From Baltimore, Maryland, USA:
I am a 28 year old woman currently 16 weeks pregnant with my third child. My first two pregnancies were without complications. About 6 months ago, I was diagnosed with "mild PCOS" -- Polycystic Ovarian Syndrome -- due to my lack of ovulation, abnormal hormone levels and ovarian cysts. I am fortunate in that my secondary symptoms (weight gain, hirsutism, acne) were mild. I also have a history of regular menses as well as no problem conceiving when in my early 20's.
I was able to regulate my cycle through a low carbohydrate, high protein diet that a dietitian suggested I try since my case was rather mild. This diet worked quite well for me and I assumed that like many women with PCOS, much of my hormonal imbalance was due to insulin resistance. After changing my way of eating, my cycles shortened to "normal" range and I started ovulating again!
All that said -- I am curious if this history puts me at a greater risk for gestational diabetes? My obstetrician knows about the PCOS but has not said that I am any more likely to develop GD, but I wonder if there is anything I can do at this stage in my pregnancy to prevent any tendencies towards gestational diabetes? Do I have cause for concern, in your opinion?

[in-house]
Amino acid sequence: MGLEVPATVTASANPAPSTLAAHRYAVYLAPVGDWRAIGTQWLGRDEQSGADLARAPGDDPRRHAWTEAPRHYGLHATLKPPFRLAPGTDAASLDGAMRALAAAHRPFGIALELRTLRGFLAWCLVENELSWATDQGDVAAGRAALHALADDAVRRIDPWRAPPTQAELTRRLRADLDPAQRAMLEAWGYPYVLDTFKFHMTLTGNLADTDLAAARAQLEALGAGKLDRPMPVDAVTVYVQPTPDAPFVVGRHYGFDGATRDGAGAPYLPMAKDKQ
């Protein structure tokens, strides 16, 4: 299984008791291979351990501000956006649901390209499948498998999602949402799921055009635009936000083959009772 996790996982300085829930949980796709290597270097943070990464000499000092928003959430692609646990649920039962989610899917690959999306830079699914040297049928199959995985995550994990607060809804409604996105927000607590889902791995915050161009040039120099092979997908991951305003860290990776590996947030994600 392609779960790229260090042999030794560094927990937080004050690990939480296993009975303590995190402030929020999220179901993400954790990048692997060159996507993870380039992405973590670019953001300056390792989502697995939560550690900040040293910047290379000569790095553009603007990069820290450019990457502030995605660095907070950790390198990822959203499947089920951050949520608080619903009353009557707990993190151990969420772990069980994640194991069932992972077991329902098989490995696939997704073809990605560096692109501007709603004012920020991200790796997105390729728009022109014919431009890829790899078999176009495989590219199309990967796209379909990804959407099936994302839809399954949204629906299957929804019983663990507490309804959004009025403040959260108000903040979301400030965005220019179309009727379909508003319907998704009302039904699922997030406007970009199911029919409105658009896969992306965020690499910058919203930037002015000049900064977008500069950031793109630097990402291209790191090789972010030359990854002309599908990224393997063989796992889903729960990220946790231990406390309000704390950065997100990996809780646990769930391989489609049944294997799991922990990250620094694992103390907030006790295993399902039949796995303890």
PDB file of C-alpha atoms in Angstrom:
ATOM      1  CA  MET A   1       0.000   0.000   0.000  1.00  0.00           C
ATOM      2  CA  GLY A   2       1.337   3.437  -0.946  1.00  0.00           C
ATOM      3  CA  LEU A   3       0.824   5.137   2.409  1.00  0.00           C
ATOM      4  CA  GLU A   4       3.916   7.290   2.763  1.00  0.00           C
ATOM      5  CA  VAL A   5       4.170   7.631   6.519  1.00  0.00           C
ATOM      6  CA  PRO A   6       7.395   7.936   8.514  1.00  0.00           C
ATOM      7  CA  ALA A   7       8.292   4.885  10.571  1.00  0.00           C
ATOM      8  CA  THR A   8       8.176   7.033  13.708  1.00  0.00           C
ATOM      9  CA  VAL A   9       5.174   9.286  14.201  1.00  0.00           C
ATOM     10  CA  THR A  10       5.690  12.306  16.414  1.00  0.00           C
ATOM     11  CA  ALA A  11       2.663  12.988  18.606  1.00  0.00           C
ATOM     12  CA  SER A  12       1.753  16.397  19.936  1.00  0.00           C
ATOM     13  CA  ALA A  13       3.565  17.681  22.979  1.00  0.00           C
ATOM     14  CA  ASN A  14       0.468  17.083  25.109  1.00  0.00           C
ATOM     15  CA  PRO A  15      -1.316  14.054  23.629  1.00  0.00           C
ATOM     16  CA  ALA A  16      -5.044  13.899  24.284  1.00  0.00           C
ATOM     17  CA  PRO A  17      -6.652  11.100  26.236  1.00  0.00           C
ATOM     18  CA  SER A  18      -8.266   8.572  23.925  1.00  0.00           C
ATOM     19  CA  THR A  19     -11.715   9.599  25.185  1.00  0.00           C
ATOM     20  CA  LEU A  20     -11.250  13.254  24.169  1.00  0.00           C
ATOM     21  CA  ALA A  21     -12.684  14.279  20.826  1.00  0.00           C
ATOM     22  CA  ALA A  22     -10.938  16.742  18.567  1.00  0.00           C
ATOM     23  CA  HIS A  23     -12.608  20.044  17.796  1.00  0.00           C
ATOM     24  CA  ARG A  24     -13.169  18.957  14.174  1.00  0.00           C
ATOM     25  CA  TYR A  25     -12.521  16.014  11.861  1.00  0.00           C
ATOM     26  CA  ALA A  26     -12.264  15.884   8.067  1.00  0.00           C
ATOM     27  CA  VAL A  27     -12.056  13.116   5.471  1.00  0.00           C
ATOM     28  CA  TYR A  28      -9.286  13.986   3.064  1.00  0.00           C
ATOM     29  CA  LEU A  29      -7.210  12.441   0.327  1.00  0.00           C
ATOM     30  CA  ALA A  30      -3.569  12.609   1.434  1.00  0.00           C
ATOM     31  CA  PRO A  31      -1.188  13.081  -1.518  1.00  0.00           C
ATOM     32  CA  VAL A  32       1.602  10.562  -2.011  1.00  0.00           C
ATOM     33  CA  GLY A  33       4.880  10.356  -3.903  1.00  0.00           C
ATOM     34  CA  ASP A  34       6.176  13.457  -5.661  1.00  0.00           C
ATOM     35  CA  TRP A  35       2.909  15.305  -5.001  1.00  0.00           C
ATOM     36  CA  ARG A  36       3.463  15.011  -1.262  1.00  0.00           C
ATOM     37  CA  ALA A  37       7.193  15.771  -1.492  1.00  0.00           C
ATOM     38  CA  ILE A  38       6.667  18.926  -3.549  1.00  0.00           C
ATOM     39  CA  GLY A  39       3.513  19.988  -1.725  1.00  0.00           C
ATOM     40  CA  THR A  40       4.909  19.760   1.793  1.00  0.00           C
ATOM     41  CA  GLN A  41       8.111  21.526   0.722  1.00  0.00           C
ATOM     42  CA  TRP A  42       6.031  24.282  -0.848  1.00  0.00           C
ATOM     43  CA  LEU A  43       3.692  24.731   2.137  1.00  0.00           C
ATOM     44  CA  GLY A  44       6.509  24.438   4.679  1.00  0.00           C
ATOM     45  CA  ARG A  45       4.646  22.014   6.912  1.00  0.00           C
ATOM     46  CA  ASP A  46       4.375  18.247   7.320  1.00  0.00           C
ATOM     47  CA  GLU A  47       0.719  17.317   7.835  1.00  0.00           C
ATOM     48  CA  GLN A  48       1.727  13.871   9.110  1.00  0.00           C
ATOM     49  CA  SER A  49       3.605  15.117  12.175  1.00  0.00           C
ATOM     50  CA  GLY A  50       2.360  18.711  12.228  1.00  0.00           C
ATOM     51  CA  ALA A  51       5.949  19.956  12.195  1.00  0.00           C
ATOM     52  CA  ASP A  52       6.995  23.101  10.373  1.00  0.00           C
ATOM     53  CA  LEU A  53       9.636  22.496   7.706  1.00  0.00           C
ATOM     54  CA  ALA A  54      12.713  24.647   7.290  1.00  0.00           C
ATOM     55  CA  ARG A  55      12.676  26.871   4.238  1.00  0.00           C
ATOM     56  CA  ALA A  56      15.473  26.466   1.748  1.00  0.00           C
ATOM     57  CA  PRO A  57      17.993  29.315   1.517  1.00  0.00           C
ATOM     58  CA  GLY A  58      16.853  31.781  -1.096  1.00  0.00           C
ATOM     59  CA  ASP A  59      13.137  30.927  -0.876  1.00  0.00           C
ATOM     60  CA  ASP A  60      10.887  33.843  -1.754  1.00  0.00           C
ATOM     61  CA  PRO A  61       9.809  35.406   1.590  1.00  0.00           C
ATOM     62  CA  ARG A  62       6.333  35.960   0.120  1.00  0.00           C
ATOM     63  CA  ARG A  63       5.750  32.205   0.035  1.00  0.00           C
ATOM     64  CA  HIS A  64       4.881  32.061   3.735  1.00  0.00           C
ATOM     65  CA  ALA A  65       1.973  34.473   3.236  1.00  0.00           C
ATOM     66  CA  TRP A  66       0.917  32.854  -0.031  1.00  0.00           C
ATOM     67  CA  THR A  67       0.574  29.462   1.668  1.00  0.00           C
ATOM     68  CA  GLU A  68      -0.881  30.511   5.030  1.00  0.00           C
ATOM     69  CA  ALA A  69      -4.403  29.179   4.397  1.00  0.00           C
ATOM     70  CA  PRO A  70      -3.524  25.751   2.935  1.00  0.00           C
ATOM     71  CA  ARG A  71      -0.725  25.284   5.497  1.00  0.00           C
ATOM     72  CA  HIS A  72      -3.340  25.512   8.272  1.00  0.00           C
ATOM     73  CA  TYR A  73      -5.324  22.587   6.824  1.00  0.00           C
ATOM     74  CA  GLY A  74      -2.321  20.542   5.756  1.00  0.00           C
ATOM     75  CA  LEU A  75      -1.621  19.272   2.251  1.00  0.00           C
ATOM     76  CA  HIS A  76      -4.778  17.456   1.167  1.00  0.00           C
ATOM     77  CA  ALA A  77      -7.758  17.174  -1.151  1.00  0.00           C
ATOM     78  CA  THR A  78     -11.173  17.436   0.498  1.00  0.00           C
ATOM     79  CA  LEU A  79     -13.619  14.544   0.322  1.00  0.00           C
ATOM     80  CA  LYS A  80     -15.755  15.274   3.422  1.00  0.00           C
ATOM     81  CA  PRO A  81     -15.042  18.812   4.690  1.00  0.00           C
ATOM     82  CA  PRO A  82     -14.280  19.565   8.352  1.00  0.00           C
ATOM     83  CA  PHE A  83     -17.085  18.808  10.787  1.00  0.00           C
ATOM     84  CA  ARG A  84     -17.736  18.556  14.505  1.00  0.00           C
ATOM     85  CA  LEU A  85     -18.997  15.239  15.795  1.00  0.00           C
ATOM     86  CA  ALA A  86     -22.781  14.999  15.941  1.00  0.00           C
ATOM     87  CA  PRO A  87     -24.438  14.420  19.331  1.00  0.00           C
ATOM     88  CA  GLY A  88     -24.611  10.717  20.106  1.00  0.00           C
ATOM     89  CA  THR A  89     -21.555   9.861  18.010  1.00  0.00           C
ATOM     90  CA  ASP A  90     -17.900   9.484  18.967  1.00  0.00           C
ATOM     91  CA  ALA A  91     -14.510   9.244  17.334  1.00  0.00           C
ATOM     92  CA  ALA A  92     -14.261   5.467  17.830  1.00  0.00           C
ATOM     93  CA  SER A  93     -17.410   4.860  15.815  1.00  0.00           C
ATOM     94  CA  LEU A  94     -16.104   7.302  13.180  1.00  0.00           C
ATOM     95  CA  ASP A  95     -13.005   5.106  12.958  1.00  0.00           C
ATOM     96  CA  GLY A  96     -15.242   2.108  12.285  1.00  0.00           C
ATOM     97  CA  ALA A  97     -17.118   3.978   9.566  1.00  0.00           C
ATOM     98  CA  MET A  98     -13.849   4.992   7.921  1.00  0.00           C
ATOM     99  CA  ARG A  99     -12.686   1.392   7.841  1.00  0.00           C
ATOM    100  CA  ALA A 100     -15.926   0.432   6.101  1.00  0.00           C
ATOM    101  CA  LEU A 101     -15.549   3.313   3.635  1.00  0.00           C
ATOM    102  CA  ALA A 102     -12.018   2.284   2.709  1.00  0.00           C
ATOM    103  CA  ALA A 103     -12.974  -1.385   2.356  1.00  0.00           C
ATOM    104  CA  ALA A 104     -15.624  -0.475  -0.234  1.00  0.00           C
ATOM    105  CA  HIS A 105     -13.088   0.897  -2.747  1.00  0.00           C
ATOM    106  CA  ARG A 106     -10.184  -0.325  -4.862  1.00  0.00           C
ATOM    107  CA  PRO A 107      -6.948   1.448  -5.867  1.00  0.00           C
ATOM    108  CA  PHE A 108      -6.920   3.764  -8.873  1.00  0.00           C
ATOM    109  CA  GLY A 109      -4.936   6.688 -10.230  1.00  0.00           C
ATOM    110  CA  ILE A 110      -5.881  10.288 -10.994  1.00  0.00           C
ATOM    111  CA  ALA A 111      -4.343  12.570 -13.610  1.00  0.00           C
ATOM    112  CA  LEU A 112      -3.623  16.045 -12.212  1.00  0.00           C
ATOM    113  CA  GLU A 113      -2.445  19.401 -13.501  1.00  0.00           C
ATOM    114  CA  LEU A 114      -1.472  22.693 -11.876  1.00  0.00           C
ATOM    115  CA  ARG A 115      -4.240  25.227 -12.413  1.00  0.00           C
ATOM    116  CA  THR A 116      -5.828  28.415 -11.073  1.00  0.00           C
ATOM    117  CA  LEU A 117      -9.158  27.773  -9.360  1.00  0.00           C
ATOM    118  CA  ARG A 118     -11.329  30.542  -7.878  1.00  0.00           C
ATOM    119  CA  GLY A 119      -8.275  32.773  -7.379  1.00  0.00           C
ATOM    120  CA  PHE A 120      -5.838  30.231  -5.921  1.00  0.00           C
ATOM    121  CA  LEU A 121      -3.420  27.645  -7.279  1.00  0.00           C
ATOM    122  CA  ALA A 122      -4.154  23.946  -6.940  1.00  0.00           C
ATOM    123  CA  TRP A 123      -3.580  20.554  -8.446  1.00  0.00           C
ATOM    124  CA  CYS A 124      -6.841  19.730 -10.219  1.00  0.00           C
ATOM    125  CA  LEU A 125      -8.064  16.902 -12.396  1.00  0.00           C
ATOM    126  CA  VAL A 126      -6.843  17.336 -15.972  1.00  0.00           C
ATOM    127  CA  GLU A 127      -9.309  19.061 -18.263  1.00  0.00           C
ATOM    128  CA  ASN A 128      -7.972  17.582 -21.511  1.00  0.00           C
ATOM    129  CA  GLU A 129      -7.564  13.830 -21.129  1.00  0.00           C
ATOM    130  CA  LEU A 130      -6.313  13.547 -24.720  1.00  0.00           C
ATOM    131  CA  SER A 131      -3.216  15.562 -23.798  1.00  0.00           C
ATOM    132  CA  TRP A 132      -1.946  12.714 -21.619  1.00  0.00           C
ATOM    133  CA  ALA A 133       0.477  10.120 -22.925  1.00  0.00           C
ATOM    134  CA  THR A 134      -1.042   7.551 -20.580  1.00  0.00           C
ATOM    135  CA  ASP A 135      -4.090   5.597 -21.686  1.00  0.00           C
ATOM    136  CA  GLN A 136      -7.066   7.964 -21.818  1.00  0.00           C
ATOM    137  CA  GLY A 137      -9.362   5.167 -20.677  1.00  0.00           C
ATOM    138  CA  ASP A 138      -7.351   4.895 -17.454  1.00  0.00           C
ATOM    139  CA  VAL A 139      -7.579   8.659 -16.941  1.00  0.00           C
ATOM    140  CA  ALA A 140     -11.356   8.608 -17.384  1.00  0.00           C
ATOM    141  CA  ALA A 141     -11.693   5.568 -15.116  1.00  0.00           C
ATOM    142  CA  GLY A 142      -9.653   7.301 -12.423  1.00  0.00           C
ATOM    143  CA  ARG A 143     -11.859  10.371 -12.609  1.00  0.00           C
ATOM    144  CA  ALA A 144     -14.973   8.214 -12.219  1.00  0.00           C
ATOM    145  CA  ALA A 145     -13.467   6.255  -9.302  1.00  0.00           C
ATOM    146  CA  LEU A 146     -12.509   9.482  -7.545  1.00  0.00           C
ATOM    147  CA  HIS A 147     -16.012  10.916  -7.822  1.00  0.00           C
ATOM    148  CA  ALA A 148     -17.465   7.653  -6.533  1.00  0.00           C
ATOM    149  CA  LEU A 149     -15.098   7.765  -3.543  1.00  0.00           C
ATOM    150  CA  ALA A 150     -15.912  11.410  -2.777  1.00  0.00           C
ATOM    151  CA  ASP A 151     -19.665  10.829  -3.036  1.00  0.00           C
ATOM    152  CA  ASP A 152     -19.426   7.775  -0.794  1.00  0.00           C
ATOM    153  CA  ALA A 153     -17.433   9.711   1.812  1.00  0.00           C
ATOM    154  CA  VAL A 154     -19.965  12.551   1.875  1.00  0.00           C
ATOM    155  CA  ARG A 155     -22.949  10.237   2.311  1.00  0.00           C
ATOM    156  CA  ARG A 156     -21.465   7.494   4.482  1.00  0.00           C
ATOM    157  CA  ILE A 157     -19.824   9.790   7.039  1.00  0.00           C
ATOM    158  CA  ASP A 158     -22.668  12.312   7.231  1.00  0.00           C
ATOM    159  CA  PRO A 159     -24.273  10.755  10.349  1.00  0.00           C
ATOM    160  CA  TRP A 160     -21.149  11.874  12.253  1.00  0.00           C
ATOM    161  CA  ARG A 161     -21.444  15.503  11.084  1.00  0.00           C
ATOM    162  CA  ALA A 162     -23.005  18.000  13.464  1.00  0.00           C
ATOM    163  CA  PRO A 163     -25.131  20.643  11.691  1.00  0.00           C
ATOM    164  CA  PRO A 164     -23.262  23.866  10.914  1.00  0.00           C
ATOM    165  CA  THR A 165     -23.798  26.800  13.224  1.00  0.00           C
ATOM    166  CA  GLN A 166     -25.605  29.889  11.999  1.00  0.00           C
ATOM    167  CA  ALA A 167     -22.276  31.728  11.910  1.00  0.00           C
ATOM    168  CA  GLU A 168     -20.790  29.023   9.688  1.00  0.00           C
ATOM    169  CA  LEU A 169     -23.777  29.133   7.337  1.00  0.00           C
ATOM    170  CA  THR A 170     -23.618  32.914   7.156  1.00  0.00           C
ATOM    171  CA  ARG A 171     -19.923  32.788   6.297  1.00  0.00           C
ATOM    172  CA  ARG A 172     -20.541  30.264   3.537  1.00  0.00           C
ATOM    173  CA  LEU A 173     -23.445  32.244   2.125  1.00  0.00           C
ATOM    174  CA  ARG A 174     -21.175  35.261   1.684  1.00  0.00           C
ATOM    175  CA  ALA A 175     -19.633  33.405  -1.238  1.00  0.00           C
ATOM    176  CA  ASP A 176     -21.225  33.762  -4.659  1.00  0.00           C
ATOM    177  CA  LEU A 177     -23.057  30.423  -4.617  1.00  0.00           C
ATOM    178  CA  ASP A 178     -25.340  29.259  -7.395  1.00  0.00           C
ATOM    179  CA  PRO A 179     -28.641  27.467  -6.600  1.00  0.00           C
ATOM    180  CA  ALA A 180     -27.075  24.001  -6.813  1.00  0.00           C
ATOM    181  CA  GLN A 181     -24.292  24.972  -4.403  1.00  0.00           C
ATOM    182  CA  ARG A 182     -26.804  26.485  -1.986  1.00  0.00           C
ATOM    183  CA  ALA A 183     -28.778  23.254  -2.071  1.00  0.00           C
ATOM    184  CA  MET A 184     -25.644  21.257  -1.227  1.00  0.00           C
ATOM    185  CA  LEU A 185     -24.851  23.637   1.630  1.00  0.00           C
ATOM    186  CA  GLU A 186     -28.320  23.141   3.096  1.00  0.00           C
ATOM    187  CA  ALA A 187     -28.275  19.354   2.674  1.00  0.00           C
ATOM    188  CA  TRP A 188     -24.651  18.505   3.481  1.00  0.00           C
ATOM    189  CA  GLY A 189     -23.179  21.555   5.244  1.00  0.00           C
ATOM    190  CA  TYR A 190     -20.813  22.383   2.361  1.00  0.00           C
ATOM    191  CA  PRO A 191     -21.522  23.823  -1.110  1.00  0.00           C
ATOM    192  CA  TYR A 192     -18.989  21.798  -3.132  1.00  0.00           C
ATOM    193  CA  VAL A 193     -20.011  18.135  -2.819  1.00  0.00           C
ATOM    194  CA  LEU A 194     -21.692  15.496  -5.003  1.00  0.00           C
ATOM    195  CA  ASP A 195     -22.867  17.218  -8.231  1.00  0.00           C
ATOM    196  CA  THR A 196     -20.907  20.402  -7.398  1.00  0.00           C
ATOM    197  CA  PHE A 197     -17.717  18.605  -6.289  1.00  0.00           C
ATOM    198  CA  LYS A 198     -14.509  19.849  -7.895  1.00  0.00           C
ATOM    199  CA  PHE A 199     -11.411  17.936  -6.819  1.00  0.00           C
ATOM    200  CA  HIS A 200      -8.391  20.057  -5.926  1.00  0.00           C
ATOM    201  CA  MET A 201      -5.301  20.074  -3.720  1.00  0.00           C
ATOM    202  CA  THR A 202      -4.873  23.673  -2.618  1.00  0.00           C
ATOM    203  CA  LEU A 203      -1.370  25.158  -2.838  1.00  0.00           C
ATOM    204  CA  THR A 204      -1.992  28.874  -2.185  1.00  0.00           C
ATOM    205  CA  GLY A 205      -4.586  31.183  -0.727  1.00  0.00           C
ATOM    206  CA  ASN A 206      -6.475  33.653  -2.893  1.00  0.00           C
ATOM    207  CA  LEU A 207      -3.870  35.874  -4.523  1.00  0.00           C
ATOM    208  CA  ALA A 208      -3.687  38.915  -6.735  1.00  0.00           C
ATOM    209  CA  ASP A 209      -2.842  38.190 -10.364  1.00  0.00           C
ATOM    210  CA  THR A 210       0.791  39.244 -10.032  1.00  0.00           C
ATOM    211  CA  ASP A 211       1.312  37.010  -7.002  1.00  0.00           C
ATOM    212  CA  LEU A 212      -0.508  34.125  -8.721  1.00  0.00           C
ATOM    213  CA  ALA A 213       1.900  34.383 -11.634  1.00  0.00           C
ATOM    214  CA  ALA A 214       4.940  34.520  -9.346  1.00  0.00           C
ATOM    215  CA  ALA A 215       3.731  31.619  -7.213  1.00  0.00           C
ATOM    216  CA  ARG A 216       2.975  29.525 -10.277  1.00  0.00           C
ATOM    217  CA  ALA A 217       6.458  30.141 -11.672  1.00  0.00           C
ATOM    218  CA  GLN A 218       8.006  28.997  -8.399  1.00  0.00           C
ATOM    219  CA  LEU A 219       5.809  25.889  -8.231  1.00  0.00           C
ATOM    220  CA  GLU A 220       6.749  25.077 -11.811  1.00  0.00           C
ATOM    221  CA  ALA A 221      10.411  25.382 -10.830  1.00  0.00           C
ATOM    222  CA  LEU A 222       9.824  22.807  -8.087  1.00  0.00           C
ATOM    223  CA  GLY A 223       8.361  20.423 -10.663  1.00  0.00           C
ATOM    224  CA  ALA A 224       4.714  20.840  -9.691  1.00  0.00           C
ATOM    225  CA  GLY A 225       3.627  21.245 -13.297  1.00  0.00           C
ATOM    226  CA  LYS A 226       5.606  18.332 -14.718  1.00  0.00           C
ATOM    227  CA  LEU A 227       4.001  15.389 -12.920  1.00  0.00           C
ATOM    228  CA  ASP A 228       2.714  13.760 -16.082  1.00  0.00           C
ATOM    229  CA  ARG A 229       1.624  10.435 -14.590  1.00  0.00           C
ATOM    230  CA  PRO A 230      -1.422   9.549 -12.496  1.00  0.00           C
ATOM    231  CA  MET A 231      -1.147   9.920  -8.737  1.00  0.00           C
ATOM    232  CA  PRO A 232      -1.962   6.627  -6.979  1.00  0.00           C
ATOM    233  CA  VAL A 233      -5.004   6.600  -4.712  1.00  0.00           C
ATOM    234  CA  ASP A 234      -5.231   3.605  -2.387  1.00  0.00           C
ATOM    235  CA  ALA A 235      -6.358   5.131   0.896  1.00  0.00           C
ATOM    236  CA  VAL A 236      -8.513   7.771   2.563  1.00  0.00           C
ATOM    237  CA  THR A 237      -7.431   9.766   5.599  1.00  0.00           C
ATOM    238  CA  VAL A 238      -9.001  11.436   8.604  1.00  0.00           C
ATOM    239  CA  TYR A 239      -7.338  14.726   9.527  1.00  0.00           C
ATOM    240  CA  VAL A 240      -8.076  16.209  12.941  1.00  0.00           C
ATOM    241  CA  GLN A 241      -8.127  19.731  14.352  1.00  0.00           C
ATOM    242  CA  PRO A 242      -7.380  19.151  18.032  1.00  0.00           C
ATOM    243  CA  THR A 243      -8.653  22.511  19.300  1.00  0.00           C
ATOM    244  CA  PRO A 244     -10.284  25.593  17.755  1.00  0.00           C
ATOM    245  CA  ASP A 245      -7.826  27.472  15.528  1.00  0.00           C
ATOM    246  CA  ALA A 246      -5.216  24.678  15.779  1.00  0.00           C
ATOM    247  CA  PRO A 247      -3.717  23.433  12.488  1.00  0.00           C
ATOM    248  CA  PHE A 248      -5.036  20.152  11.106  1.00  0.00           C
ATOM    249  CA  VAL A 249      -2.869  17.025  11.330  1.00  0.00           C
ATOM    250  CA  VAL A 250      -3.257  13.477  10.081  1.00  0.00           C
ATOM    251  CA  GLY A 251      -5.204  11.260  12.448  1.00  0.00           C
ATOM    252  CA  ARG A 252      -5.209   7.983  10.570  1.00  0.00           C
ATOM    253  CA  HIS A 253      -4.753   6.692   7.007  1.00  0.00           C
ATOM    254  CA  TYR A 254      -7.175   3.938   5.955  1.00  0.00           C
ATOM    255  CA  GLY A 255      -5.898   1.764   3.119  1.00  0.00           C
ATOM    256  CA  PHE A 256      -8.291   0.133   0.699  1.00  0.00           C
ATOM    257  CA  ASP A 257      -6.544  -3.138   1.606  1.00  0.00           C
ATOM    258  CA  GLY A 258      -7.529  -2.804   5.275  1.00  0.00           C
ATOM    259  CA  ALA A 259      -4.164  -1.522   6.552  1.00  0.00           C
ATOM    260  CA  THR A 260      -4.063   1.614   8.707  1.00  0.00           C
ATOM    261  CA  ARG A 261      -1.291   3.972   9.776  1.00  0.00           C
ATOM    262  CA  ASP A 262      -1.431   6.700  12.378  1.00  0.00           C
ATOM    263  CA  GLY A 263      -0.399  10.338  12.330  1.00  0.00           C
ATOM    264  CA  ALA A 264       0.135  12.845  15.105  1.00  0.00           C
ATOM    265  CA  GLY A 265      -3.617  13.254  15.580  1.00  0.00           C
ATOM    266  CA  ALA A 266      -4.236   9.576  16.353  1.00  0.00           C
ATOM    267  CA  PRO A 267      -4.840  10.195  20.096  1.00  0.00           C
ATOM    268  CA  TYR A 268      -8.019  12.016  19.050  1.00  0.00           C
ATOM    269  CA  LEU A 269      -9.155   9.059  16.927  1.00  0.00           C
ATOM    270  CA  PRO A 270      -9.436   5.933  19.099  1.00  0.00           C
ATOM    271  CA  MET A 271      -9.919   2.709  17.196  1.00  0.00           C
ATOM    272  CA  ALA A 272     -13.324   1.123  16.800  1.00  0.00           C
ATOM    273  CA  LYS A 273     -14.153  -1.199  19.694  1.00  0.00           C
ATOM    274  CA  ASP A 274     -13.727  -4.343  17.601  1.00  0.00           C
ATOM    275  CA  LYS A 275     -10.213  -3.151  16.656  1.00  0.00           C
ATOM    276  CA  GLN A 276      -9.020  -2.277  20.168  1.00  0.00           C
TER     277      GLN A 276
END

Because you already have some degree of insulin resistance, you may have a greater tendency to develop gestational diabetes, although, as you said, you sailed through your first two pregnancies without difficulties. However, you may want to speak with your obstetrician about an early glucose test. If it is normal, then I would still recommend testing at the usual time (24-28 weeks gestation). The diet you describe may be helpful even if you are at low risk. Other than that, there is nothing you can do at this point to prevent gestational diabetes, if it is going to occur.
Original posting 13 Aug 1999
Posted to Family Planning
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